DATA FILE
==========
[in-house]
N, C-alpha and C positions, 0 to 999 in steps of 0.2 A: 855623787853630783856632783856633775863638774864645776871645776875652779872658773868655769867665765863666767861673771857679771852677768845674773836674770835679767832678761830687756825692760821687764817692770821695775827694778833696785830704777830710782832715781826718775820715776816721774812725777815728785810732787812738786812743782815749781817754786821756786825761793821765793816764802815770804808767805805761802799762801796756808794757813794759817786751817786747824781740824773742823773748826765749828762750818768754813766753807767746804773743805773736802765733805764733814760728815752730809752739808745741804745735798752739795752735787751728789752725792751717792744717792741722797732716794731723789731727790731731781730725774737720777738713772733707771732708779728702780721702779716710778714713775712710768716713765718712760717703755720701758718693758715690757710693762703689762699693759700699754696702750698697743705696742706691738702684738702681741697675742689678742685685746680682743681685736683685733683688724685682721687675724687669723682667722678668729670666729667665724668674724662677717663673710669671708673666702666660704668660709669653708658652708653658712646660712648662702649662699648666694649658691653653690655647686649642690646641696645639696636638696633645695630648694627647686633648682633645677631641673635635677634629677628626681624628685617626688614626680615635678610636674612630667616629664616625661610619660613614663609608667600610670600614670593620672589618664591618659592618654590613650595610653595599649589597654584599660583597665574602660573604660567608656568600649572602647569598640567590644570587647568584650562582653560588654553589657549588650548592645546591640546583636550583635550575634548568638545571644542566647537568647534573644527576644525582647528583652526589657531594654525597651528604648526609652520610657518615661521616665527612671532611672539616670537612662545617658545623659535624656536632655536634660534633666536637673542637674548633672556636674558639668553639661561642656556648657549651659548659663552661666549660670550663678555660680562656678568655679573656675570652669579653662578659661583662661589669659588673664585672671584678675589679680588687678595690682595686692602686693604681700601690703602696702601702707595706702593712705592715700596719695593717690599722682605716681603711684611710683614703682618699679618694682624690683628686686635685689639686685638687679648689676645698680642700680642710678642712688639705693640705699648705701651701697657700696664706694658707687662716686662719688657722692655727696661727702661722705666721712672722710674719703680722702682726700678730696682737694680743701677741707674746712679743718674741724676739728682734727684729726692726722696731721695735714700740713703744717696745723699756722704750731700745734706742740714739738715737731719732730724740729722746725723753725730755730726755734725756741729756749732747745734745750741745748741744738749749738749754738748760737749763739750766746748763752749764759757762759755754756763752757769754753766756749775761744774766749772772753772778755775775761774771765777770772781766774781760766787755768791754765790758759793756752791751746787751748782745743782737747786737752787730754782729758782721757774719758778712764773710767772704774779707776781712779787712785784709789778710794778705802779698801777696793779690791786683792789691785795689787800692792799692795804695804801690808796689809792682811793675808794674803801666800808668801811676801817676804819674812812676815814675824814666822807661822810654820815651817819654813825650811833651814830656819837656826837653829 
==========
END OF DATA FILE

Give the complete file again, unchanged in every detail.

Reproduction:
[in-house]
N, C-alpha and C positions, 0 to 999 in steps of 0.2 A: 855623787853630783856632783856633775863638774864645776871645776875652779872658773868655769867665765863666767861673771857679771852677768845674773836674770835679767832678761830687756825692760821687764817692770821695775827694778833696785830704777830710782832715781826718775820715776816721774812725777815728785810732787812738786812743782815749781817754786821756786825761793821765793816764802815770804808767805805761802799762801796756808794757813794759817786751817786747824781740824773742823773748826765749828762750818768754813766753807767746804773743805773736802765733805764733814760728815752730809752739808745741804745735798752739795752735787751728789752725792751717792744717792741722797732716794731723789731727790731731781730725774737720777738713772733707771732708779728702780721702779716710778714713775712710768716713765718712760717703755720701758718693758715690757710693762703689762699693759700699754696702750698697743705696742706691738702684738702681741697675742689678742685685746680682743681685736683685733683688724685682721687675724687669723682667722678668729670666729667665724668674724662677717663673710669671708673666702666660704668660709669653708658652708653658712646660712648662702649662699648666694649658691653653690655647686649642690646641696645639696636638696633645695630648694627647686633648682633645677631641673635635677634629677628626681624628685617626688614626680615635678610636674612630667616629664616625661610619660613614663609608667600610670600614670593620672589618664591618659592618654590613650595610653595599649589597654584599660583597665574602660573604660567608656568600649572602647569598640567590644570587647568584650562582653560588654553589657549588650548592645546591640546583636550583635550575634548568638545571644542566647537568647534573644527576644525582647528583652526589657531594654525597651528604648526609652520610657518615661521616665527612671532611672539616670537612662545617658545623659535624656536632655536634660534633666536637673542637674548633672556636674558639668553639661561642656556648657549651659548659663552661666549660670550663678555660680562656678568655679573656675570652669579653662578659661583662661589669659588673664585672671584678675589679680588687678595690682595686692602686693604681700601690703602696702601702707595706702593712705592715700596719695593717690599722682605716681603711684611710683614703682618699679618694682624690683628686686635685689639686685638687679648689676645698680642700680642710678642712688639705693640705699648705701651701697657700696664706694658707687662716686662719688657722692655727696661727702661722705666721712672722710674719703680722702682726700678730696682737694680743701677741707674746712679743718674741724676739728682734727684729726692726722696731721695735714700740713703744717696745723699756722704750731700745734706742740714739738715737731719732730724740729722746725723753725730755730726755734725756741729756749732747745734745750741745748741744738749749738749754738748760737749763739750766746748763752749764759757762759755754756763752757769754753766756749775761744774766749772772753772778755775775761774771765777770772781766774781760766787755768791754765790758759793756752791751746787751748782745743782737747786737752787730754782729758782721757774719758778712764773710767772704774779707776781712779787712785784709789778710794778705802779698801777696793779690791786683792789691785795689787800692792799692795804695804801690808796689809792682811793675808794674803801666800808668801811676801817676804819674812812676815814675824814666822807661822810654820815651817819654813825650811833651814830656819837656826837653829 